Summer Anne Lee, adjunct, Fashion and Textile Studies, on the enduring popularity of bows: “It started with a functional purpose, [but] it takes on a two-fold purpose, where bows [are used] to tie something together, but it is also decorative. They’re part of this youthful prime of your life… a fashion statement associated with femininity.”

School of Business and Technology

     Cosmetics and Fragrance Marketing Management

The Washington Post: ELF Cosmetics
Delphine Horvath, associate professor, Cosmetics and Fragrance Marketing Management, on ELF Cosmetics: “Beauty is a very emotional market, making it much more resilient to economic turmoil. As inflation worries persist … consumers are looking for good value brands at affordable prices.”

Textile Development and Marketing

The Wall Street Journal: Winter Dressing
Imran Islam, assistant professor, Textile Development and Marketing, on how to dress for winter: “If truly nippy conditions demand base layers, go for thin cotton—it’s comfy, breathable and absorbs moisture, said Imran Islam, an assistant professor at New York’s Fashion Institute of Technology. Fast Fashions
Preeti Arya, assistant professor, Textile Development and Marketing, on fast fashions: “No one is asking you not to shop. But shop responsibly… try to use your budget to buy one good quality item.”

Fashionista: Knitwear Guide
Imran Islam, assistant professor, Textile Development and Marketing, on what to look for when purchasing knitwear: “As the sweater is the outermost layer, it’s exposed to constant friction with the inner layers. This constant friction facilitates breaking fiber ends to bring them closer, due to the static electricity induced by the friction. Since acrylic and polyester have extremely low moisture content and low moisture regain, they’re extremely dry. They generate more static electricity than the fibers — like wool and other natural fibers — with high moisture content and moisture regain.” Faux Fur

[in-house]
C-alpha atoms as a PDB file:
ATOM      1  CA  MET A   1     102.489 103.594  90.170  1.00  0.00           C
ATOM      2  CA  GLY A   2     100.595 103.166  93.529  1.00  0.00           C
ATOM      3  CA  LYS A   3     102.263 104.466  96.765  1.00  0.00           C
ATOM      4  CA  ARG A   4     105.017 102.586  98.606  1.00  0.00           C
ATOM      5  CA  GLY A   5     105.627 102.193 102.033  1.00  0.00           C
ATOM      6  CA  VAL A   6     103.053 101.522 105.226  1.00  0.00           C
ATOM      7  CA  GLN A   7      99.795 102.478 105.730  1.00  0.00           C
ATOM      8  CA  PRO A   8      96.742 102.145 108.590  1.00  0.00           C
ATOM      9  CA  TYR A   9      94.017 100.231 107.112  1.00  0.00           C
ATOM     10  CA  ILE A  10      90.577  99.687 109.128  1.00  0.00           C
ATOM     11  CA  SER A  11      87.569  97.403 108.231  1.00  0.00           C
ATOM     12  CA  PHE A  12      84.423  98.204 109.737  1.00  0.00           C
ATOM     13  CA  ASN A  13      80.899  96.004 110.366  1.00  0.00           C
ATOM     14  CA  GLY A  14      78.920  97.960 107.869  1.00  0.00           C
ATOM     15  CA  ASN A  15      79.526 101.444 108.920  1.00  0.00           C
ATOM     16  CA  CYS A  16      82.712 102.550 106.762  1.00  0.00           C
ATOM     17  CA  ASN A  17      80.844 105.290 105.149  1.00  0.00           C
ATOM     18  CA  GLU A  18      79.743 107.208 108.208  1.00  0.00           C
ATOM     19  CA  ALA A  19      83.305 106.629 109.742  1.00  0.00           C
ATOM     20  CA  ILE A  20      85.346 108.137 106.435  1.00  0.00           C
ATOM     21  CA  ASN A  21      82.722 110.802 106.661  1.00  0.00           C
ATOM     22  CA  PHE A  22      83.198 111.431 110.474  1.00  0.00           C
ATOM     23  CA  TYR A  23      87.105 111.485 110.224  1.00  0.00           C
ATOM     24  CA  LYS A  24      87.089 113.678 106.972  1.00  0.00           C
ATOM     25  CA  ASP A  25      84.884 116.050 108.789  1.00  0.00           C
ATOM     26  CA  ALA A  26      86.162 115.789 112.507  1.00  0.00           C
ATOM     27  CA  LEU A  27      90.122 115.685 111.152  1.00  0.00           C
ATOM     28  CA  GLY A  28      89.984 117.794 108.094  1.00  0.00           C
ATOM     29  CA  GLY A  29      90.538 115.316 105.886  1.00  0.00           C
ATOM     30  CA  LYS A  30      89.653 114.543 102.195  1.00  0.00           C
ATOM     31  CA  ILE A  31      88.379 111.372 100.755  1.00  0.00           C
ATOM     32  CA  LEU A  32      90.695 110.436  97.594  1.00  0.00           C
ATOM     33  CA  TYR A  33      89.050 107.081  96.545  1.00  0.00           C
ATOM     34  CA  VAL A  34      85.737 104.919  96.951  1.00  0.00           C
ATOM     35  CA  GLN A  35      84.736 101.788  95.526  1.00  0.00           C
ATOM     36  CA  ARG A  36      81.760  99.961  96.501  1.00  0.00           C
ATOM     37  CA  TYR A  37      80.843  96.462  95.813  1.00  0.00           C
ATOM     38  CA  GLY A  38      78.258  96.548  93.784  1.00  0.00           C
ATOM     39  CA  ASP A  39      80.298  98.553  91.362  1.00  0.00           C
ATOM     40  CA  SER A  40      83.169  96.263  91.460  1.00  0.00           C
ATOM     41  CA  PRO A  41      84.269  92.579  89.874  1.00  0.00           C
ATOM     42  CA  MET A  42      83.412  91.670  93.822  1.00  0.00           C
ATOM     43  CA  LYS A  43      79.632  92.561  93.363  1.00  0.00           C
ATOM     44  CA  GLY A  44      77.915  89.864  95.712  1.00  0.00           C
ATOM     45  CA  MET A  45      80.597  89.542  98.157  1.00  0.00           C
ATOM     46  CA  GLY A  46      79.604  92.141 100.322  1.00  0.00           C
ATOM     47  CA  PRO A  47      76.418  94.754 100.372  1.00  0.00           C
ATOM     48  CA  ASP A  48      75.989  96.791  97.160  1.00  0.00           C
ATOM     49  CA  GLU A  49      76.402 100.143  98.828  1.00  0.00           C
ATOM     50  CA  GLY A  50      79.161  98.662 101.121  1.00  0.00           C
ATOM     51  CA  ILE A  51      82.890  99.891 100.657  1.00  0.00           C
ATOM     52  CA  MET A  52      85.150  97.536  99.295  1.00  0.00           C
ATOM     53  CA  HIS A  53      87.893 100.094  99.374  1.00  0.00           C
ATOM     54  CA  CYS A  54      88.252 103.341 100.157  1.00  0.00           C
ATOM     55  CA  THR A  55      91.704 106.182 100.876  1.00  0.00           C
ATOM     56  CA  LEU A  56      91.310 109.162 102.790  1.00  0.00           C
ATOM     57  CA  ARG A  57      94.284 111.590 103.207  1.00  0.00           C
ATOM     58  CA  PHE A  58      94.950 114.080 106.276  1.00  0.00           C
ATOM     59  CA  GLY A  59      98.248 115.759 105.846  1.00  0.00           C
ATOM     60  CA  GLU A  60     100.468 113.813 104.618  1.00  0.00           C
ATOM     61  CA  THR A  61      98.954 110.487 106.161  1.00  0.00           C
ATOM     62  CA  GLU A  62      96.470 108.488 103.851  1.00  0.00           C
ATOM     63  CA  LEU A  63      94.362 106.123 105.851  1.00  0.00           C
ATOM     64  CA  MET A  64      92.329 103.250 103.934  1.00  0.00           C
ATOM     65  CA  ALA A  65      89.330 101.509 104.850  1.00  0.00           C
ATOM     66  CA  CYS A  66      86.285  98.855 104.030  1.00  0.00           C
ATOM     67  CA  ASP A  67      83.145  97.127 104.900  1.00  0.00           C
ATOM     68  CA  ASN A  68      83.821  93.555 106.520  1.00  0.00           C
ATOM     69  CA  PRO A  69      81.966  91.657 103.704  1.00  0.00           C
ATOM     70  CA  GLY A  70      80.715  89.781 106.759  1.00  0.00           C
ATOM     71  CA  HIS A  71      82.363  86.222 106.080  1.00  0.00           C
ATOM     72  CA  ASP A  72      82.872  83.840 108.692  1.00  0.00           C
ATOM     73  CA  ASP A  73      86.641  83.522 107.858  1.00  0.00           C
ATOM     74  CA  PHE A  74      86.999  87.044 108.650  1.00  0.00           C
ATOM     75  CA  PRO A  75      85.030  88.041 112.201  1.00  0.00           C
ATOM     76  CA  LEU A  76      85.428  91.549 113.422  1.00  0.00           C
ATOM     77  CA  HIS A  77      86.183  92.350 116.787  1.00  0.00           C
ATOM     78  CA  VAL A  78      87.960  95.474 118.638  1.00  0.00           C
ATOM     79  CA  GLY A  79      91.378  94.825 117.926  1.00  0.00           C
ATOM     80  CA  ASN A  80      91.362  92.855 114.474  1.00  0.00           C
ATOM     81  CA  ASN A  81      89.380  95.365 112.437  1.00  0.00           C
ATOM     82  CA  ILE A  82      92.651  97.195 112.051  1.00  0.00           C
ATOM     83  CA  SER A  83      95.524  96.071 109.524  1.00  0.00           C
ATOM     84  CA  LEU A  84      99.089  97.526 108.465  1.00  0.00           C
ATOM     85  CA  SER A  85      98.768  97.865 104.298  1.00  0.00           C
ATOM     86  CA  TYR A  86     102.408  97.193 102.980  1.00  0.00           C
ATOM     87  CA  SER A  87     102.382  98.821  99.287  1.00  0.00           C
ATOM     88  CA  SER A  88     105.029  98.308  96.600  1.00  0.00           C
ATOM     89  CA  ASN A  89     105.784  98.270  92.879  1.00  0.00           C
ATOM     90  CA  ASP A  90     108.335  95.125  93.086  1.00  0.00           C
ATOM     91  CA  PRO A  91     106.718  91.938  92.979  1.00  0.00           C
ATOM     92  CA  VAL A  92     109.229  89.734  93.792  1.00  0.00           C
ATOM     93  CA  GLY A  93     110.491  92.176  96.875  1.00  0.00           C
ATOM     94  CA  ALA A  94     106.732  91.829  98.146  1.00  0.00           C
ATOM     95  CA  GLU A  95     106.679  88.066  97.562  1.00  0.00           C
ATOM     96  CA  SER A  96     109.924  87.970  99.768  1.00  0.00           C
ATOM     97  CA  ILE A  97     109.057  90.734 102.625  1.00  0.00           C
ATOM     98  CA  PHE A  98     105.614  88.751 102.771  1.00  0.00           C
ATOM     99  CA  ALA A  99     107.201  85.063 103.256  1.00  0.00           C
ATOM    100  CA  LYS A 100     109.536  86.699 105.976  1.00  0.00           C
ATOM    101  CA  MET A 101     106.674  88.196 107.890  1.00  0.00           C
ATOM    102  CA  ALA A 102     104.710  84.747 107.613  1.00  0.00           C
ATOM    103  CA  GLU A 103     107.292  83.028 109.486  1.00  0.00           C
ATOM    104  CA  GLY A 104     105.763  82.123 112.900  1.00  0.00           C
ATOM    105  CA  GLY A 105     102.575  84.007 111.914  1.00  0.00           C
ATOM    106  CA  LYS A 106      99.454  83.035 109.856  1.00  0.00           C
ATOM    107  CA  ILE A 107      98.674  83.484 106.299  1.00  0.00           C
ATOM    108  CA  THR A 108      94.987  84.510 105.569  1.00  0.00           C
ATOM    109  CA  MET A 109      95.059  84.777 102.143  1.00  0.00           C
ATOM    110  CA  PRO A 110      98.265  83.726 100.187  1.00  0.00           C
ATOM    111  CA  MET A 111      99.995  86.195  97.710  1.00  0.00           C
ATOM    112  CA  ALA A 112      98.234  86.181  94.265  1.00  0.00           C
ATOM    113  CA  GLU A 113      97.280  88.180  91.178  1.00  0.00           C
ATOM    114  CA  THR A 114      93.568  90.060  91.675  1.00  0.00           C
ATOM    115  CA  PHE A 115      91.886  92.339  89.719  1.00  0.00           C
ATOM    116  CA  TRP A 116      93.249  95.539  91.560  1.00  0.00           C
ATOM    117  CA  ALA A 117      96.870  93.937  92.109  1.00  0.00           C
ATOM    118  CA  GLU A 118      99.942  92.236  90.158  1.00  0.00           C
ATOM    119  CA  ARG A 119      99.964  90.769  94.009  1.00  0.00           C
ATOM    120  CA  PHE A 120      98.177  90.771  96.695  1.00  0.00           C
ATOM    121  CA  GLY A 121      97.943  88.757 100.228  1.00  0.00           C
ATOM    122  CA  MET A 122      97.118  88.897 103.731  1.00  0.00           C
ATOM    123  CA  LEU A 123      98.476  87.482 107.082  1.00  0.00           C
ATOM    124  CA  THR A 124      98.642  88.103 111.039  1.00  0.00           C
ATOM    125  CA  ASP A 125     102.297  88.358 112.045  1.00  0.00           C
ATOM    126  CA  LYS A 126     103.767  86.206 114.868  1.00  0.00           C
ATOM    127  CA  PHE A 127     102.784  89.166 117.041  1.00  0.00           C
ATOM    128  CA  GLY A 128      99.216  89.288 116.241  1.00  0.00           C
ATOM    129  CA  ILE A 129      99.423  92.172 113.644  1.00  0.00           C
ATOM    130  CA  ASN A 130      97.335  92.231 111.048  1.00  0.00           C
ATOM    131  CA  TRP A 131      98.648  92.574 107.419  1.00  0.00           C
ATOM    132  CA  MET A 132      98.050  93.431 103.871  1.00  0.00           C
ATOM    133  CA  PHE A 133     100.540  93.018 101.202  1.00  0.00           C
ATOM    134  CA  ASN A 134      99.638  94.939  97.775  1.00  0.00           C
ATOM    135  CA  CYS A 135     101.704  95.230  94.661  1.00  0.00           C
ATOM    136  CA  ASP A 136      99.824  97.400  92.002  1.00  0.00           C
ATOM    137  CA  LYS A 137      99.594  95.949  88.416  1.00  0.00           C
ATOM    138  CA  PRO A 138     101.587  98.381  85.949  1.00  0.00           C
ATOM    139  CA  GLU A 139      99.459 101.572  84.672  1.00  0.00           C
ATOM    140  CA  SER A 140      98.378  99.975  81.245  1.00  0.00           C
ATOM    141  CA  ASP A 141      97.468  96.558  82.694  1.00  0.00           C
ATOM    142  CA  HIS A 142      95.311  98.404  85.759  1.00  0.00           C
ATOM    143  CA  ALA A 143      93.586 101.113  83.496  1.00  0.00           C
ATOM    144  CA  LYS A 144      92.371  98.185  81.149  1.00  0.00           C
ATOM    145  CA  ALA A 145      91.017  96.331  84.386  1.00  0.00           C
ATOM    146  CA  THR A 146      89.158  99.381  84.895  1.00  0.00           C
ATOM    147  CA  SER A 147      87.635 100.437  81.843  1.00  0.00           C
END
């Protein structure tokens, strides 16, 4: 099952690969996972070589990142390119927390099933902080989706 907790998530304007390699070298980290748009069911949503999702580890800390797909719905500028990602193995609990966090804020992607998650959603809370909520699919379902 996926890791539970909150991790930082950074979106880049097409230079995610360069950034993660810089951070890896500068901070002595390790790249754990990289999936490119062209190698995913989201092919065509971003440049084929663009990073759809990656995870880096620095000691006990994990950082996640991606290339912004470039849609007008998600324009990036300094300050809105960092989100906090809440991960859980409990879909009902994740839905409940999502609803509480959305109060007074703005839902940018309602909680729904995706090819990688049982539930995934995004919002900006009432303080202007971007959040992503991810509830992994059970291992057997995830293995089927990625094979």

Preeti Arya, assistant professor, Textile Development and Marketing, on faux furs: “Fake furs are warm because they can trap body heat due to the thickness and length of the fur, which is also enhanced by the presence of a lining.”

Fashion Business Management Telfar bags
Laticha Brown, chair, Fashion Business Management on the popularity of Telfar bags: “Just because Beyoncé mentioned your name in a song, it doesn’t mean that [Telfar has] moved away from the community that’s really built this brand as well.” Mid-Size Fashions
Shawn Grain Carter, associate professor, Fashion Business Management, appeared on CNN to discuss the mid-sized fashion trend sweeping TikTok. Dr. Martens
Liza Amlani, adjunct, Fashion Business Management, on Dr. Martens shoes: “Today their website boasts 592 styles for women’s footwear, 382 styles for men’s footwear, and 192 styles. It’s excessive. Each style includes an array of colors and sizes, resulting in an unclear merchandising strategy that risks overwhelming and confusing customers.” Shein
Shawn Grain Carter, associate professor, Fashion Business Management, on online retailer Shein: “People are not going to use their discretionary income — if they have that much — to spend on higher price points. That is where Shein can fill a void.”

School of Art and Design

     Fashion Design 

The Financial Times: Animal Prints